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Phoenix Jackson, William Wallace, and King MacLain: Welty's Mythic Travelers

Phoenix Jackson, William Wallace, and King MacLain: Welty's Mythic Travelers Phoenix Jackson, William Wallace, and King MacLain: Welty’s Mythic Travelers by Jim Owen Throughout the tapestry of Eudora Welty’s short fiction runs the thread of travel: that the motif of the journey would find its way into much of her work seems fitting for an author whose first published story was “Death of a Traveling Salesman.” In reexamining her Collected Stories, one finds that many of Welty’s characters simply cannot stay still: they get on and off buses bound for mental institutions; they mosey off downriver after leaving their hats as flimsy evidence of suicides; they set off on pil- grimages to Niagara Falls only to wait silently for trains that have already passed; they take wild west coast rambles with Spanish guitar players after slapping their spouses; or they wander down Catherine Street into a world in which Old Mr. Marblehead transmogrifies into Mr. Bird. Some, of course, take worn paths to the doctor’s office to get medicine for an ailing grandchild. Many readers recognize Welty’s use of the journey to be part of her mythic method. Travel is naturally vital to both the genres of epic and ro- mance, and by thus paralleling her travelers’ journeys with http://www.deepdyve.com/assets/images/DeepDyve-Logo-lg.png The Southern Literary Journal University of North Carolina Press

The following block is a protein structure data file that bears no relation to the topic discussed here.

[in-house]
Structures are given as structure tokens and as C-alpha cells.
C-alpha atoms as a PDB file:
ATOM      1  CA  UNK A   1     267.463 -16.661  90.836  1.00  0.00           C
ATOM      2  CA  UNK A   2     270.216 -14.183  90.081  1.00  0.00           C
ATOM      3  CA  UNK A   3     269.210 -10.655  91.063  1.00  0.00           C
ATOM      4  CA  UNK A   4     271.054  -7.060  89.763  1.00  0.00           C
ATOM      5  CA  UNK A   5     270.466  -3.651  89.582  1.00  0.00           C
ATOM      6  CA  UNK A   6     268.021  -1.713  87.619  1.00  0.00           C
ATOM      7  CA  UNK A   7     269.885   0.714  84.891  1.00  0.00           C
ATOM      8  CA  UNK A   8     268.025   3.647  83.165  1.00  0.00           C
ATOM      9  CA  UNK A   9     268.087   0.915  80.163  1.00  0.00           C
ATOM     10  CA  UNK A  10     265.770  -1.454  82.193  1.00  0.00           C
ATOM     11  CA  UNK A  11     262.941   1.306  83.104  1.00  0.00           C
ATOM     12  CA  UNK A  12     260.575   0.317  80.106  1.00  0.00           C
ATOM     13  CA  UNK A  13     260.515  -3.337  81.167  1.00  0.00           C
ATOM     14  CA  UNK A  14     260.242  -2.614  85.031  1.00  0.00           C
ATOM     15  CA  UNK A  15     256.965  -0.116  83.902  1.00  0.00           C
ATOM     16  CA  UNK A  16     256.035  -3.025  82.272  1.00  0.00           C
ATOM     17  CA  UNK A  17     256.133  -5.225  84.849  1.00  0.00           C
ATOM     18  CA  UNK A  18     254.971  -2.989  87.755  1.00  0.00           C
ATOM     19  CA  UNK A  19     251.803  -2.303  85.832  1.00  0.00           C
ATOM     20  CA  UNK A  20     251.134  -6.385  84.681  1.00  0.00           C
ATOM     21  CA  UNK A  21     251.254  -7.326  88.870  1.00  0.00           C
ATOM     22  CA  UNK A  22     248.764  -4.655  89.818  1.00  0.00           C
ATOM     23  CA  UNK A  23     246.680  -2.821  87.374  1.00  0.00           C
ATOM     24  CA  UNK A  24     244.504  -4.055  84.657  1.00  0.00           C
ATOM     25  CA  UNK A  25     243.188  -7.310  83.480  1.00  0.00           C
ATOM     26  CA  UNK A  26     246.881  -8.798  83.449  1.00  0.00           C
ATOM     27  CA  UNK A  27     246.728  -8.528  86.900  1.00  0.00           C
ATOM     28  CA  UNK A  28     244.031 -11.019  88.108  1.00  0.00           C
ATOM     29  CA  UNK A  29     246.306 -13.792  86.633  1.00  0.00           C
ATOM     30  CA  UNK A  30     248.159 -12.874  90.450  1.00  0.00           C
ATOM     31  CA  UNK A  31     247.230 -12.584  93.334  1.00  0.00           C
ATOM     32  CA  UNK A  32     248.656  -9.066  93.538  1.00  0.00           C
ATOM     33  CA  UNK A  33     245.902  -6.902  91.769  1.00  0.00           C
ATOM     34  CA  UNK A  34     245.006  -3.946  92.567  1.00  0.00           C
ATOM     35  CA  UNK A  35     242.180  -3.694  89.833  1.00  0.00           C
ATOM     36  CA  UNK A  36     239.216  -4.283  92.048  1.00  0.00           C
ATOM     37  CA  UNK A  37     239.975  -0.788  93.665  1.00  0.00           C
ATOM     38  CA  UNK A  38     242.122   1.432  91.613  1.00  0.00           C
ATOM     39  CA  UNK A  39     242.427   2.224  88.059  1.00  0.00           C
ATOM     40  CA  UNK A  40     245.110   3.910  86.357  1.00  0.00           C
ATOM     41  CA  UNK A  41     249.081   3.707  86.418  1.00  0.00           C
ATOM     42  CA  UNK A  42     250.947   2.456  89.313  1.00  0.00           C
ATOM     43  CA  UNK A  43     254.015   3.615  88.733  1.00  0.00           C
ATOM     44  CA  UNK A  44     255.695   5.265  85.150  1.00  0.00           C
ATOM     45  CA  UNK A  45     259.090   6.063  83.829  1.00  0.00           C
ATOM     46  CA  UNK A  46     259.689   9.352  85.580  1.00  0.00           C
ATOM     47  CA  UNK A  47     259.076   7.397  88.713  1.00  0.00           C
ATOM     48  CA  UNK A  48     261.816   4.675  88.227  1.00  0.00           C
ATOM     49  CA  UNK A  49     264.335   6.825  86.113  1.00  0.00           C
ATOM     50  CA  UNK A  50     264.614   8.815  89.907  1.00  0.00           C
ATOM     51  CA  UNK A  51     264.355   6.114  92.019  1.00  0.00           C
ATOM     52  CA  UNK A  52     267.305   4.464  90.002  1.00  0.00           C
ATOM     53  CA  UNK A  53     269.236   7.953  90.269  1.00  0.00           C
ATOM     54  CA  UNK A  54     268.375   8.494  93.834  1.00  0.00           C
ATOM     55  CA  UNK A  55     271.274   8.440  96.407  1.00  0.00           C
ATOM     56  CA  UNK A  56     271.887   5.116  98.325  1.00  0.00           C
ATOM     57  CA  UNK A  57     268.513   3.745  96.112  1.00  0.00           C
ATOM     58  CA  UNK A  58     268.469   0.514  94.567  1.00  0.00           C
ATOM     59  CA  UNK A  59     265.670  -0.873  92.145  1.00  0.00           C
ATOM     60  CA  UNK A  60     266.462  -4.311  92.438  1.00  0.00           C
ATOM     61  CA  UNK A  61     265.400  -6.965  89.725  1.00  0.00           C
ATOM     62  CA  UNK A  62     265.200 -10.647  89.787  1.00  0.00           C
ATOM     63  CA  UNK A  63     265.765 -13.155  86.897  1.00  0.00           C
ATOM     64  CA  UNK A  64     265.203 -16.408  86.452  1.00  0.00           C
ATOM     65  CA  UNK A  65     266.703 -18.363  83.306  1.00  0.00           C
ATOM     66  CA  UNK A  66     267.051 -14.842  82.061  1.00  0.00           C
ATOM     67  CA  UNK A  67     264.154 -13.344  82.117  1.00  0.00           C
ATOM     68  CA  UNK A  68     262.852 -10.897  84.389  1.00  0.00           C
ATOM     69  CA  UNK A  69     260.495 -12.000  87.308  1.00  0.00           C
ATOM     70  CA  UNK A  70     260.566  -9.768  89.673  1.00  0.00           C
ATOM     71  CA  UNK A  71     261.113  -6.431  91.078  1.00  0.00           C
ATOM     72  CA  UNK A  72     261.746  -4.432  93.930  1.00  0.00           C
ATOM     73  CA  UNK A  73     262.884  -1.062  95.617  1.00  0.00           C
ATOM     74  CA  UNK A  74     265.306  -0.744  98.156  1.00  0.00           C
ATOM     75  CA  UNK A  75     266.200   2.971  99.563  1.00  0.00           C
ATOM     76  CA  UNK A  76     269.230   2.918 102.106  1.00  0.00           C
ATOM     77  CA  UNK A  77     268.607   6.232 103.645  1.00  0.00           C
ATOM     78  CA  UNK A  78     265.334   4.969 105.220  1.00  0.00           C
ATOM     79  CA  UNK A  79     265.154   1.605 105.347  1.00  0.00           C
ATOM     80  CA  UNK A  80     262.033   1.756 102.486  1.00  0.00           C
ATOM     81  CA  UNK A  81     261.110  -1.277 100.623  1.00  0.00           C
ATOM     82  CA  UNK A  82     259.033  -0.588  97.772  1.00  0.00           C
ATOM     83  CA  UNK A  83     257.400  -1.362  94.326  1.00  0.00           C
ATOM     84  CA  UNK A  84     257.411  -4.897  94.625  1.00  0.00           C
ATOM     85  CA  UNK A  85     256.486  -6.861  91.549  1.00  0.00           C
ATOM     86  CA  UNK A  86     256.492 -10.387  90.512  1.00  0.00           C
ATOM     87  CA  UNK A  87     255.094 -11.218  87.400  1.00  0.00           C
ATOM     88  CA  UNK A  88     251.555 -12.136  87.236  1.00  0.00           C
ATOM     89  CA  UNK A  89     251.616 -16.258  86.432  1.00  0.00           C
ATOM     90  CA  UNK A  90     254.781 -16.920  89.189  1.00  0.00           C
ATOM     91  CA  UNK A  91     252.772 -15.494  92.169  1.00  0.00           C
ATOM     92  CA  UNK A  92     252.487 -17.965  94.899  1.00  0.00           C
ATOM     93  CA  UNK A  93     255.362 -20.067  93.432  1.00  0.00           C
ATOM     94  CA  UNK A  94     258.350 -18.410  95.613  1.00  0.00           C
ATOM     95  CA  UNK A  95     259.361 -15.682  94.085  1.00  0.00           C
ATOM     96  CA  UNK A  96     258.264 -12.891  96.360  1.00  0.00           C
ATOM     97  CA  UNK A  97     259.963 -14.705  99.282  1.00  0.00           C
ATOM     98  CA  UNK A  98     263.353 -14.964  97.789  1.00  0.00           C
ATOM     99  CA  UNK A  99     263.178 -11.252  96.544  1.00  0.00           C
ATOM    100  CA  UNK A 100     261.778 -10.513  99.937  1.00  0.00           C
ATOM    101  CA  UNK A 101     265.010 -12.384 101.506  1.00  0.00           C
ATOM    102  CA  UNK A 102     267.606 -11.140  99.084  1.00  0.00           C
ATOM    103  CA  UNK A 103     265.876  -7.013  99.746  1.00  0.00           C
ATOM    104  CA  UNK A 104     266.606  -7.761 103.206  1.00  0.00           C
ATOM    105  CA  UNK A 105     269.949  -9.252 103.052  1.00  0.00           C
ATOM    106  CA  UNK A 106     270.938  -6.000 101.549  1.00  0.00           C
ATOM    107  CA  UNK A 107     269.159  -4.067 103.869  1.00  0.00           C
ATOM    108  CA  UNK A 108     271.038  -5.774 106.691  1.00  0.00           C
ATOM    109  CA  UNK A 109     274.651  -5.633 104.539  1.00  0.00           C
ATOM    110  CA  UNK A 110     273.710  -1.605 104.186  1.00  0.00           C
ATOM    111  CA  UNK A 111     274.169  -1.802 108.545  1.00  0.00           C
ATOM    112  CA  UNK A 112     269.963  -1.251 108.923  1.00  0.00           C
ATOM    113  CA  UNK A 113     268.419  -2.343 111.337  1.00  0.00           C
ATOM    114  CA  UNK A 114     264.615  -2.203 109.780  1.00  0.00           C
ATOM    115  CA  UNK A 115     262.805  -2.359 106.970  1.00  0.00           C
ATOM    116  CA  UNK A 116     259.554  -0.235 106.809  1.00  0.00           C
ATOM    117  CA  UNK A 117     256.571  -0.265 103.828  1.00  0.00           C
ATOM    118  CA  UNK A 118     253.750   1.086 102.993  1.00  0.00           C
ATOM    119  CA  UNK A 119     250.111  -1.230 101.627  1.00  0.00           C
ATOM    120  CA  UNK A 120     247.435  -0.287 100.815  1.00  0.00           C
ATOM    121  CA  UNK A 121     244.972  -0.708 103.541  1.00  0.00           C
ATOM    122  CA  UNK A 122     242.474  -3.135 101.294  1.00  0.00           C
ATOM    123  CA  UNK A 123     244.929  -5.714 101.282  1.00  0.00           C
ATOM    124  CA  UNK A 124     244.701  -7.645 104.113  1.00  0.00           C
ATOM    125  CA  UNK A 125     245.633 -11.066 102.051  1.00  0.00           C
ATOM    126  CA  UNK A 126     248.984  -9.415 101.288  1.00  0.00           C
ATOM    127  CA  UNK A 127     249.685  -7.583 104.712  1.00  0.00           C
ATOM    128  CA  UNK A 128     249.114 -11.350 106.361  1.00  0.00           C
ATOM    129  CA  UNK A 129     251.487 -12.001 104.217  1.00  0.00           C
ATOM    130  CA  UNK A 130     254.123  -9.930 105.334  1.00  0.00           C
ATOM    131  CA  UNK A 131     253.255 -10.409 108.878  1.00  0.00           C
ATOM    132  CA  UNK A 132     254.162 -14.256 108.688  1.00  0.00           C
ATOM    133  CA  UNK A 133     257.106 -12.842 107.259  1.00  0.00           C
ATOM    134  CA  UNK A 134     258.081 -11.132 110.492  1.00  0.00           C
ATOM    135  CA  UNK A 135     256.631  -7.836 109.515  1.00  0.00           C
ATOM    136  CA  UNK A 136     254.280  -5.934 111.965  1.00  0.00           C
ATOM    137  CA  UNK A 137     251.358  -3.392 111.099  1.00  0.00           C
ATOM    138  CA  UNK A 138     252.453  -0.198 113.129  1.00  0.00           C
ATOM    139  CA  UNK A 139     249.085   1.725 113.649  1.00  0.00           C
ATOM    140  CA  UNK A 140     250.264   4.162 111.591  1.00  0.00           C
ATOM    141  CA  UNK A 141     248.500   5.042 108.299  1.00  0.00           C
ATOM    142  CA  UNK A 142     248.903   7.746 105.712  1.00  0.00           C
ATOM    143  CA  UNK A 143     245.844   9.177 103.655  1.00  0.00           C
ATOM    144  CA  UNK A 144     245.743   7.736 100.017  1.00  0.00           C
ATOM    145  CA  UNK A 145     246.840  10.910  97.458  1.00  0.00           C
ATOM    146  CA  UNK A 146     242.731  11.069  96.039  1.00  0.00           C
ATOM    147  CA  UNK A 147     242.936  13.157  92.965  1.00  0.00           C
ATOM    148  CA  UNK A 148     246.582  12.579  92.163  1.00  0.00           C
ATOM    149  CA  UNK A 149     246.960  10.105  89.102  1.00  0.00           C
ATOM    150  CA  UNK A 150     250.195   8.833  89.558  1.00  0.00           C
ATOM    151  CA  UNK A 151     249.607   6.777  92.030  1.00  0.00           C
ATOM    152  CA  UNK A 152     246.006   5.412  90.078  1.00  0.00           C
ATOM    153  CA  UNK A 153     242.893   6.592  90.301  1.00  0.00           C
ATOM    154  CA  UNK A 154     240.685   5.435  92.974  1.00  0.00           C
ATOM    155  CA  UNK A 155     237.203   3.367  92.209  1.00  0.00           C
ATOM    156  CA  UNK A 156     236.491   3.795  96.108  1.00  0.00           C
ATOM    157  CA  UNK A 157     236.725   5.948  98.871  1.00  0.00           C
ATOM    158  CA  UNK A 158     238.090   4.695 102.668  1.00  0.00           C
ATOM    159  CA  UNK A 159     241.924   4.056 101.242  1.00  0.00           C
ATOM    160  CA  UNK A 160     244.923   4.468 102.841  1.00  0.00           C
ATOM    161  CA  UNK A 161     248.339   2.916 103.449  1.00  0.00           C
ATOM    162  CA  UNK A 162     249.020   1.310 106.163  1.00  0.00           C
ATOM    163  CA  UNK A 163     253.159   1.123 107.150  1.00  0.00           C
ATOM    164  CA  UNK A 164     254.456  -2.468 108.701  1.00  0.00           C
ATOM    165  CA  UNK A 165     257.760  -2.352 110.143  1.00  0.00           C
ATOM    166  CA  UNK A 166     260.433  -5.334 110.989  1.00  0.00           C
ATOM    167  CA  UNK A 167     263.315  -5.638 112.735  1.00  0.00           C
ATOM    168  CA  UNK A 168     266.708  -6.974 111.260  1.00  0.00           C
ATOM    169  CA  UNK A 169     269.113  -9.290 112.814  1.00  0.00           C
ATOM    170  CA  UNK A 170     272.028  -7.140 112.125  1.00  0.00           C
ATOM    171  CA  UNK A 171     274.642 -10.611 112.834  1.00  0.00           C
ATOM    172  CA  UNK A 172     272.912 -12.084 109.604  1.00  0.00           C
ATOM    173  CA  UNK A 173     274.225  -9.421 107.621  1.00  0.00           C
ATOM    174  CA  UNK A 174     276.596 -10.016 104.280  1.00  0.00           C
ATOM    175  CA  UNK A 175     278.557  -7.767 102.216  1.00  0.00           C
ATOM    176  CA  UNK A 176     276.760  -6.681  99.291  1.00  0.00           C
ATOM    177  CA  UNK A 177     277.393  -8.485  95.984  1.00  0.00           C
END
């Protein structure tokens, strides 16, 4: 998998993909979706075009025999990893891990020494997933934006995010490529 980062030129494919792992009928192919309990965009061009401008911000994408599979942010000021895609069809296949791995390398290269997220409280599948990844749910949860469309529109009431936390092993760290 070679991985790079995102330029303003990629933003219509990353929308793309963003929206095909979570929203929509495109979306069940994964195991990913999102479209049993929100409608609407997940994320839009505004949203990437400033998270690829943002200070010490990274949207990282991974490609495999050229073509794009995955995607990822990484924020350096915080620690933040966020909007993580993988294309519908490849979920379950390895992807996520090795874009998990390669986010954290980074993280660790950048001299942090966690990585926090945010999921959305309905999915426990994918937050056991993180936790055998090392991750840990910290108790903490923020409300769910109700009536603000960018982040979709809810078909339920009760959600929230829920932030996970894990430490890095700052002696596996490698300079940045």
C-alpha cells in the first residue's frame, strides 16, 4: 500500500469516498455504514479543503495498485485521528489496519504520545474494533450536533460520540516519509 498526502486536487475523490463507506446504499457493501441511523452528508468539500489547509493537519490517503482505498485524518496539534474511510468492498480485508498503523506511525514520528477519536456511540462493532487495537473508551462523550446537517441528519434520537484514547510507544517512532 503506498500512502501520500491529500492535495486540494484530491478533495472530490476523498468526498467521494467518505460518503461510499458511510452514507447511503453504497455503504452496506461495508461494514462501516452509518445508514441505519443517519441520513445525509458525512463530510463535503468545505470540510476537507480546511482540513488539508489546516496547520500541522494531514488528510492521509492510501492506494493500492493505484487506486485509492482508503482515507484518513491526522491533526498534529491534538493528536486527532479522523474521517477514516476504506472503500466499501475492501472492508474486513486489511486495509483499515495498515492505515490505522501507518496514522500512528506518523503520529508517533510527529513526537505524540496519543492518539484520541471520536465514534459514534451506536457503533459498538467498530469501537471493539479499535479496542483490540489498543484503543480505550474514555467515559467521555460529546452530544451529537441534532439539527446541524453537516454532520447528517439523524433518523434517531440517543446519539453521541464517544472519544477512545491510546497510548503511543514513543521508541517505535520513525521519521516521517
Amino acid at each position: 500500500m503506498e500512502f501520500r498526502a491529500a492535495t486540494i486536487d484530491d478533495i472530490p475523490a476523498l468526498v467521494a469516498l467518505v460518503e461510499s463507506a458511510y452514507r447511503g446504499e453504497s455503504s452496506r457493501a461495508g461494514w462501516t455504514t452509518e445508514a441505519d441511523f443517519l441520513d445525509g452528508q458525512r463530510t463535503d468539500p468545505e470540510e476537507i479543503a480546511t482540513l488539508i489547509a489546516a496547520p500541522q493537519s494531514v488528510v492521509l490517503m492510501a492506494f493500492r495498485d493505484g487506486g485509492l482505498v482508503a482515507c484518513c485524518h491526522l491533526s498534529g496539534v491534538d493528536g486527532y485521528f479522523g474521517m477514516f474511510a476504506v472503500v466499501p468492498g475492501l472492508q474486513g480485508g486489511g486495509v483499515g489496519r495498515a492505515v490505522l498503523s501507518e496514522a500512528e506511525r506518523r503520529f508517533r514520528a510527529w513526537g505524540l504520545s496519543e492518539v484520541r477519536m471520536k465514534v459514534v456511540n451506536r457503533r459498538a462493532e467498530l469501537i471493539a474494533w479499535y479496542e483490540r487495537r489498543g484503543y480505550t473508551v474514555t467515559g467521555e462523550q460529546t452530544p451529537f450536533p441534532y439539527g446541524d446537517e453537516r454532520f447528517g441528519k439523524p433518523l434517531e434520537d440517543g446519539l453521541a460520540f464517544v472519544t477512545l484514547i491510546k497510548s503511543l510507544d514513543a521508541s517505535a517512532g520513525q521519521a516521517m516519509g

Phoenix Jackson, William Wallace, and King MacLain: Welty's Mythic Travelers

The Southern Literary Journal , Volume 34 (1) – Dec 1, 2001

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Publisher
University of North Carolina Press
Copyright
Copyright © 2001 Department of English of the University of North Carolina at Chapel Hill.
ISSN
1534-1461

Abstract

Phoenix Jackson, William Wallace, and King MacLain: Welty’s Mythic Travelers by Jim Owen Throughout the tapestry of Eudora Welty’s short fiction runs the thread of travel: that the motif of the journey would find its way into much of her work seems fitting for an author whose first published story was “Death of a Traveling Salesman.” In reexamining her Collected Stories, one finds that many of Welty’s characters simply cannot stay still: they get on and off buses bound for mental institutions; they mosey off downriver after leaving their hats as flimsy evidence of suicides; they set off on pil- grimages to Niagara Falls only to wait silently for trains that have already passed; they take wild west coast rambles with Spanish guitar players after slapping their spouses; or they wander down Catherine Street into a world in which Old Mr. Marblehead transmogrifies into Mr. Bird. Some, of course, take worn paths to the doctor’s office to get medicine for an ailing grandchild. Many readers recognize Welty’s use of the journey to be part of her mythic method. Travel is naturally vital to both the genres of epic and ro- mance, and by thus paralleling her travelers’ journeys with

Journal

The Southern Literary JournalUniversity of North Carolina Press

Published: Dec 1, 2001

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